Women’s Health Initiative (WHI) Results Signal Need for Reassessment of Risks and Benefits of Conjugated Equine Estrogens/medroxyprogesterone Acetate (Prempro) in Postmenopausal Women
On July 9, 2002, the National Heart, Lung, and Blood Institute (NHLBI) announced that it was stopping the combination conjugated equine estrogen/medroxyprogesterone acetate (Prempro) study being performed as a part of the Women’s Health Initiative (WHI). This study was conducted to assess whether long term use of Prempro would reduce the risk of coronary heart disease (CHD) in postmenopausal women. It was stopped early (after an average of 5.2 years on study) because the overall health risks of Prempro, particularly for invasive breast cancer and CHD, exceeded the benefits of the drug, which included a lower rate of fractures and a reduction in the risk of colorectal cancer.
No estrogen or estrogen/progestin combination product has been approved by the FDA for prevention of CHD or other cardiovascular disease. In recent years, based on epidemiologic data that suggested a possible cardiovascular benefit, estrogens or combination products have been prescribed for postmenopausal women specifically for preventing CHD. The WHI study was initiated to evaluate the long-term benefits and risks of therapy with estrogen or combination products in postmenopausal women. The WHI now establishes that Prempro should not be prescribed to postmenopausal women for cardiovascular protection. Another WHI study is assessing whether long term use of an estrogen preparation (Premarin), in postmenopausal women who do not have a uterus, will decrease the risk of CHD in that population. This study is still ongoing. Until this study is completed, long-term use of estrogen products to prevent cardiovascular disease should be considered investigational.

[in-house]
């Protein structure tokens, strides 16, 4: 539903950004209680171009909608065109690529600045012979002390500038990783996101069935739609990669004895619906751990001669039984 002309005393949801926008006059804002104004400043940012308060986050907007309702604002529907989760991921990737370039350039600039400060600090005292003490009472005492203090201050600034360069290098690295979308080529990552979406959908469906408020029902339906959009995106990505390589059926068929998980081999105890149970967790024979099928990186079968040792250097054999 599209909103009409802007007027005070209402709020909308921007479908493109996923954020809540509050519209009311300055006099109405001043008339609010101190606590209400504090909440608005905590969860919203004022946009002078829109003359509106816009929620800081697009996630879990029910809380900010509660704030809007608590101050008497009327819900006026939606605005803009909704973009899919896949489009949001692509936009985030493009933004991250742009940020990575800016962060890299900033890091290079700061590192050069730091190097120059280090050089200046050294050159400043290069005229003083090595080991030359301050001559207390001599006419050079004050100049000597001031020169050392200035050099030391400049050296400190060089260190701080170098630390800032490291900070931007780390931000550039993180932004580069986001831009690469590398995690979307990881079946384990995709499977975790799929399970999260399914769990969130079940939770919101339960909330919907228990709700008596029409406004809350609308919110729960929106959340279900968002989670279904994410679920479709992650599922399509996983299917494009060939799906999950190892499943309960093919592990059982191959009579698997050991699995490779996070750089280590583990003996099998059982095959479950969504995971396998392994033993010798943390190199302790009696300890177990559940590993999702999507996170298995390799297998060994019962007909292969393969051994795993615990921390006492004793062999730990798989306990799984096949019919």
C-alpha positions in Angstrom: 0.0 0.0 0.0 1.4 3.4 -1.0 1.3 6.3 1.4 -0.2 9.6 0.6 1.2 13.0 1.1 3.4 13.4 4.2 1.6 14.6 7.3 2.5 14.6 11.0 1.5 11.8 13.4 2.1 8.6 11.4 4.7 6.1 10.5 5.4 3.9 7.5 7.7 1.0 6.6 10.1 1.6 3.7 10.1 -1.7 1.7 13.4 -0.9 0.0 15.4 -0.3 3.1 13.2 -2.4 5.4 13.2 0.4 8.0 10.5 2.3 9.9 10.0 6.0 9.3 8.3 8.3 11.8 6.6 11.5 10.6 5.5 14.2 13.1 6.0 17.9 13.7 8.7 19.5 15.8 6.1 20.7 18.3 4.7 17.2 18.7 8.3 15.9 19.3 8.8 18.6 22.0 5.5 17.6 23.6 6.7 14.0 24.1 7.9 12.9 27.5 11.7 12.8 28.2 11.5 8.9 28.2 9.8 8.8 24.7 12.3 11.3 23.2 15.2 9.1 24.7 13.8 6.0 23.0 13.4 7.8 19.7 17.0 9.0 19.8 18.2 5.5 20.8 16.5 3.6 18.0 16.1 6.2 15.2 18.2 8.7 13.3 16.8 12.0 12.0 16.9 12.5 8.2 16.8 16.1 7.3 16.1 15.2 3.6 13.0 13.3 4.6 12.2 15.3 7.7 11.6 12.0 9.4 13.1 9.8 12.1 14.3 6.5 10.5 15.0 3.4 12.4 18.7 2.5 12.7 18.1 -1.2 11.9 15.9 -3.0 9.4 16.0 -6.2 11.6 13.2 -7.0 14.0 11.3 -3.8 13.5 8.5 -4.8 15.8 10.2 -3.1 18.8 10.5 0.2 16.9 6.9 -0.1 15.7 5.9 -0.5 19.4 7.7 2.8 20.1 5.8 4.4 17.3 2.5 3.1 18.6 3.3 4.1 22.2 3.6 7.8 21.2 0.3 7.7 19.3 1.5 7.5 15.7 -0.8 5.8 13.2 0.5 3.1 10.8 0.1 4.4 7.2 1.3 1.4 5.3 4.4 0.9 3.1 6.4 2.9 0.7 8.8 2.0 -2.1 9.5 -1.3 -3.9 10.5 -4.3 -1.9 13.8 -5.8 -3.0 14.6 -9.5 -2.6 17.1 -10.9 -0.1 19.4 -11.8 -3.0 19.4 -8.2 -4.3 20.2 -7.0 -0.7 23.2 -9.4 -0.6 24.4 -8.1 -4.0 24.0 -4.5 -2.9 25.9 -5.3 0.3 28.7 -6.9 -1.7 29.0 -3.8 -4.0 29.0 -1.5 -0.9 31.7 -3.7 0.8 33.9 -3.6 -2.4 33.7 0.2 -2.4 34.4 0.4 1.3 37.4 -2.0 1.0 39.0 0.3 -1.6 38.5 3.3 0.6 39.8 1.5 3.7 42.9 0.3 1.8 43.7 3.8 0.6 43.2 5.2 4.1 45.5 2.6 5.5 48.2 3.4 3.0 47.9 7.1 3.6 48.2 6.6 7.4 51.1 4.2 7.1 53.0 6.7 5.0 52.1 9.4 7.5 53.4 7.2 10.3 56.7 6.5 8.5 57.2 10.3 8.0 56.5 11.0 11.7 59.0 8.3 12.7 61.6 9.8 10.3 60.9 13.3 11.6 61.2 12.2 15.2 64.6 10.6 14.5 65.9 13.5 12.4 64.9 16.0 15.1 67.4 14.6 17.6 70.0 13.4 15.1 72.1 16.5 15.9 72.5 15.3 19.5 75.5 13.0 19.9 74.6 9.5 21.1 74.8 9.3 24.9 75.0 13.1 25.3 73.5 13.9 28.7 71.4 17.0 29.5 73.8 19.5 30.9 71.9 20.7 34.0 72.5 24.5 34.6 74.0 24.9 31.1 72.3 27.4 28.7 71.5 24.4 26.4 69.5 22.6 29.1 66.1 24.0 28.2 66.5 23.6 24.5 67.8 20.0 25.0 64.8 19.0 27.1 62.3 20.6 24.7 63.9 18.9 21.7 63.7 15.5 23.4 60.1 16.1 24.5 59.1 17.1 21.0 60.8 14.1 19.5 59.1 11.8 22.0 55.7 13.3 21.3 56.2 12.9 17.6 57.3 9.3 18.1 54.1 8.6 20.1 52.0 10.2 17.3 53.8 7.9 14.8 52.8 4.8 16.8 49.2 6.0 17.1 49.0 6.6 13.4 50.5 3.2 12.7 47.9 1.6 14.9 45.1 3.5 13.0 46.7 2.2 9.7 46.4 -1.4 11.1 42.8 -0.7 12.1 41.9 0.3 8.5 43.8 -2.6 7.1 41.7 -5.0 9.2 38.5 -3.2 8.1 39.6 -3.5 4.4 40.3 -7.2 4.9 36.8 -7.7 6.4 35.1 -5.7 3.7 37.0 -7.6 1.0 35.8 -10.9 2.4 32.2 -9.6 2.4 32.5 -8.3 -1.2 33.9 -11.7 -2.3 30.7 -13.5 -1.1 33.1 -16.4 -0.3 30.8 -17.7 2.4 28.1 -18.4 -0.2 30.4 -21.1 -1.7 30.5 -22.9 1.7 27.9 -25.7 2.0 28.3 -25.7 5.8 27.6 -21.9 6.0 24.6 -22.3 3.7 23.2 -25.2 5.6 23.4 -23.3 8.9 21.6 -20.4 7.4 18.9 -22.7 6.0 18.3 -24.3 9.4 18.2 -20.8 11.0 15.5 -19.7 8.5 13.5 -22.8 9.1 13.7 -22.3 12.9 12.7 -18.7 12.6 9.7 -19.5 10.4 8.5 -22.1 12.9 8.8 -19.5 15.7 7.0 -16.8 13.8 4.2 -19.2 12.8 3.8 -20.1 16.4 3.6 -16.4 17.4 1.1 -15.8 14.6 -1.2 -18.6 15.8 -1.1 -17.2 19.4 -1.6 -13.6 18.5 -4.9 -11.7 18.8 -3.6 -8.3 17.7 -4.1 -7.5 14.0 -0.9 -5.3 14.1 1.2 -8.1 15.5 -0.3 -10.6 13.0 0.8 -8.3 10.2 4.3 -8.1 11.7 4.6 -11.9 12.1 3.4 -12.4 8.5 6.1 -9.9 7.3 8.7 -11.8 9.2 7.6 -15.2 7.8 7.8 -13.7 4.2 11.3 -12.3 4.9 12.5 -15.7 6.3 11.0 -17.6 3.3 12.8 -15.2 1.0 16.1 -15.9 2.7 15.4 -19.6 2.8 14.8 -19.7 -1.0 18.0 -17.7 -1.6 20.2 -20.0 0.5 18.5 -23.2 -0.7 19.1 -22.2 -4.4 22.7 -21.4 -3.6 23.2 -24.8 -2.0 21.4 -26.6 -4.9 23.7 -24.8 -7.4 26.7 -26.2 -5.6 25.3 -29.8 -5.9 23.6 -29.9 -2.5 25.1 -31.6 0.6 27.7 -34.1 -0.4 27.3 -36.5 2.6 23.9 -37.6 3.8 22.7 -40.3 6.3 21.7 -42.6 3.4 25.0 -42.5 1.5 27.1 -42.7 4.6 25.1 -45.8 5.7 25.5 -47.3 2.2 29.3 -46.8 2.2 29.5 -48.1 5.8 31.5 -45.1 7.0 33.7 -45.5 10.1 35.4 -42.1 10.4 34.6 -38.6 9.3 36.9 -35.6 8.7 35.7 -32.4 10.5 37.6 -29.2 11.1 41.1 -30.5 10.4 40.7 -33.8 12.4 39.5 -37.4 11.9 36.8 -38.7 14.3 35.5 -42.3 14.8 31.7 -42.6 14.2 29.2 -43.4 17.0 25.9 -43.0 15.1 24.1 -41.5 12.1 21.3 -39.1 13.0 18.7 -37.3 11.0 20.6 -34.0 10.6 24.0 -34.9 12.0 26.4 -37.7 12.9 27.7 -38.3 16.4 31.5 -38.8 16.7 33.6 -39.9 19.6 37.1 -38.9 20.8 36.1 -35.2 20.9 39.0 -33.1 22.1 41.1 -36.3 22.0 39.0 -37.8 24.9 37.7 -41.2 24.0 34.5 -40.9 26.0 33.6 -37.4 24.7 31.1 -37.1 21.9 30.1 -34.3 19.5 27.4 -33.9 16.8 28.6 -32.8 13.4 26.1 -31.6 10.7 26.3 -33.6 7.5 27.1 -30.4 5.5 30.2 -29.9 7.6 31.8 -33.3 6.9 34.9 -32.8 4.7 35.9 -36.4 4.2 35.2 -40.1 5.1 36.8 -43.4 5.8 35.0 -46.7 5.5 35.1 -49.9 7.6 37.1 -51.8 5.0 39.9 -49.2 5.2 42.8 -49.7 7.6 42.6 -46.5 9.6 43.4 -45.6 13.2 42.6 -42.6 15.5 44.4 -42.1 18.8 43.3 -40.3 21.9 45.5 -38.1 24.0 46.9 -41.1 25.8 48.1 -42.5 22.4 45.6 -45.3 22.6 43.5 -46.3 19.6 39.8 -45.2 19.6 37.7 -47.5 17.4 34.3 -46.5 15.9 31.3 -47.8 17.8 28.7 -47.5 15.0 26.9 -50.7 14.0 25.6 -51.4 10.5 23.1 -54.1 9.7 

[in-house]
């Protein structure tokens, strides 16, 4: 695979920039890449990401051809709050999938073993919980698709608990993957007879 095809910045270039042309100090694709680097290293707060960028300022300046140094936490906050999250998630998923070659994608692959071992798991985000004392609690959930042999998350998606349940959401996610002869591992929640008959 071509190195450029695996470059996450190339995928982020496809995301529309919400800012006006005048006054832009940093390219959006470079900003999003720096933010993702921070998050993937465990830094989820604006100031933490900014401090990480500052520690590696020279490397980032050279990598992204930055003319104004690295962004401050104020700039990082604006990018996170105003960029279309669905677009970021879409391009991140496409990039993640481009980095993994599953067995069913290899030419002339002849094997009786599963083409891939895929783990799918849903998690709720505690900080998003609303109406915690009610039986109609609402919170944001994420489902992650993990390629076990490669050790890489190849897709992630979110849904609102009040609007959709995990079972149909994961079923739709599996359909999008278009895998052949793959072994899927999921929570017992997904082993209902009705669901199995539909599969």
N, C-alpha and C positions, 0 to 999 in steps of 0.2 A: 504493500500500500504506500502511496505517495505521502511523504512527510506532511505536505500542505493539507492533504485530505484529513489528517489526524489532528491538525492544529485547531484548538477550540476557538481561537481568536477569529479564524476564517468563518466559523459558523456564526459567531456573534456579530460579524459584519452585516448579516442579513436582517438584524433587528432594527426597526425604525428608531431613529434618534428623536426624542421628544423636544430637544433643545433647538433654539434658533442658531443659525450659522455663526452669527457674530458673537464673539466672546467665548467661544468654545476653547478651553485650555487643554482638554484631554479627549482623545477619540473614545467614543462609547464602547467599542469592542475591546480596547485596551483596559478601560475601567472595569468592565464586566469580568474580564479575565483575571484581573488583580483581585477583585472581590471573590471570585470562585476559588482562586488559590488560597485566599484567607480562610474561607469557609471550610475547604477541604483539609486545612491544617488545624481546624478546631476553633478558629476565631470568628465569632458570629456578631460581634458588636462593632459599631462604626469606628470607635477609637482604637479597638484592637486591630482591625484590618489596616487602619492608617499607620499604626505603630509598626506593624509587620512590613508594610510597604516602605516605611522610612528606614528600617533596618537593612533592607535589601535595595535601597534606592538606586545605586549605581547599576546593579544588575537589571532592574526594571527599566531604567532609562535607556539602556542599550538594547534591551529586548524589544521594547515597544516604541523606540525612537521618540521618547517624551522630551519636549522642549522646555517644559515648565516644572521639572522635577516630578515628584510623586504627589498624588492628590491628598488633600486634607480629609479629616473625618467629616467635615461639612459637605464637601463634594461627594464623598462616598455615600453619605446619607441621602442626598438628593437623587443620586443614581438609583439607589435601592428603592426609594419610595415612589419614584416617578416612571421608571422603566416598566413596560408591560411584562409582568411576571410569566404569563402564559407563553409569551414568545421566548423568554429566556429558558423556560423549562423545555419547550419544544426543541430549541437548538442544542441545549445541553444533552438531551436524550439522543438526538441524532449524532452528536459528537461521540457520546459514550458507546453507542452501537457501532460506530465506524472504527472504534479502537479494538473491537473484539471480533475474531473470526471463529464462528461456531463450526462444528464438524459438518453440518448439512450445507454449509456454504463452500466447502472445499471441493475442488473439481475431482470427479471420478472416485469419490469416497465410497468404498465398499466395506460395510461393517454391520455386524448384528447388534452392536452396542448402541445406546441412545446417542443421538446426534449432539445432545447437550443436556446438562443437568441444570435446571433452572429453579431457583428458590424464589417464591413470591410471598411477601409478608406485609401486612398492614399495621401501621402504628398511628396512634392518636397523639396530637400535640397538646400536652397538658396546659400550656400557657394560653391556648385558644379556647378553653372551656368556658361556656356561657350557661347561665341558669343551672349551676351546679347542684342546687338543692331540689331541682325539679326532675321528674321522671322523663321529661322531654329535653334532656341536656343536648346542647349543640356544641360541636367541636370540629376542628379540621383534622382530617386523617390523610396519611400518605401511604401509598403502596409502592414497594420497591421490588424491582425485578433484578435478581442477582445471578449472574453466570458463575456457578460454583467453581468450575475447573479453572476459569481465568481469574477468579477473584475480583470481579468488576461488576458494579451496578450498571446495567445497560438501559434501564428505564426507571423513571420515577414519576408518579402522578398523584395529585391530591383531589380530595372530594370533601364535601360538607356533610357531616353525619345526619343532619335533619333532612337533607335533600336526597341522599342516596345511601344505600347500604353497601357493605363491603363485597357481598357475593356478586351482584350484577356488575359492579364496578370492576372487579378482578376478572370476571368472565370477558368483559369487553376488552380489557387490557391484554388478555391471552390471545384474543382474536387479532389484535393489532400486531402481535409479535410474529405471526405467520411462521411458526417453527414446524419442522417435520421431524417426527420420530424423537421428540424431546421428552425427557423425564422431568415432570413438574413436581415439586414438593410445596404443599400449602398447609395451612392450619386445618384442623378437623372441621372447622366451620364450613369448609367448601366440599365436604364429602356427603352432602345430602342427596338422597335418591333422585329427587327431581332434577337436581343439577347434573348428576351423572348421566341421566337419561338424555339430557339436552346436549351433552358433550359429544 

Prempro is currently FDA-approved for: 1) treatment of moderate-to-severe vasomotor symptoms associated with the menopause 2) treatment of vulvar and vaginal atrophy, and 3) prevention of postmenopausal osteoporosis. Estrogen products are not FDA-approved for prevention of cognitive deficits. Although the recently stopped WHI study did not target symptomatic women or those at risk for osteoporotic complications, the study does provide data on the long-term risks of Prempro in postmenopausal women. The increased risks of breast cancer and thromboembolic disease associated with estrogen and combination estrogen/progestin had previously been known or suspected. The increased risk of cardiovascular disease, including heart attack and stroke, in healthy women, is new information. Women taking Prempro or other combination estrogen/progestin therapy should consult with their healthcare provider about the relevance of this new information to their treatment. The decision whether to continue therapy must be individualized, taking into account the known benefits and risks of therapy, as well as alternative treatments. As is true for all medications, the lowest effective dose should be sought.
Because of differences in estrogenic potency and product composition, the extent that the new findings about risks are generalizable to other combination estrogen/progrestin products is not known. The long-term risks of lower doses of Prempro were not evaluated in the WHI trial.
The Department of Health and Human Services will host public sessions on this issue in the fall. More information on this will follow. Consideration will be given to the extent to which the WHI results might be extrapolated to other combination estrogen/progestin products and doses, an assessment of known benefits for approved indications in the light of these new data, and the WHI's implications for future clinical trials of hormonal therapy.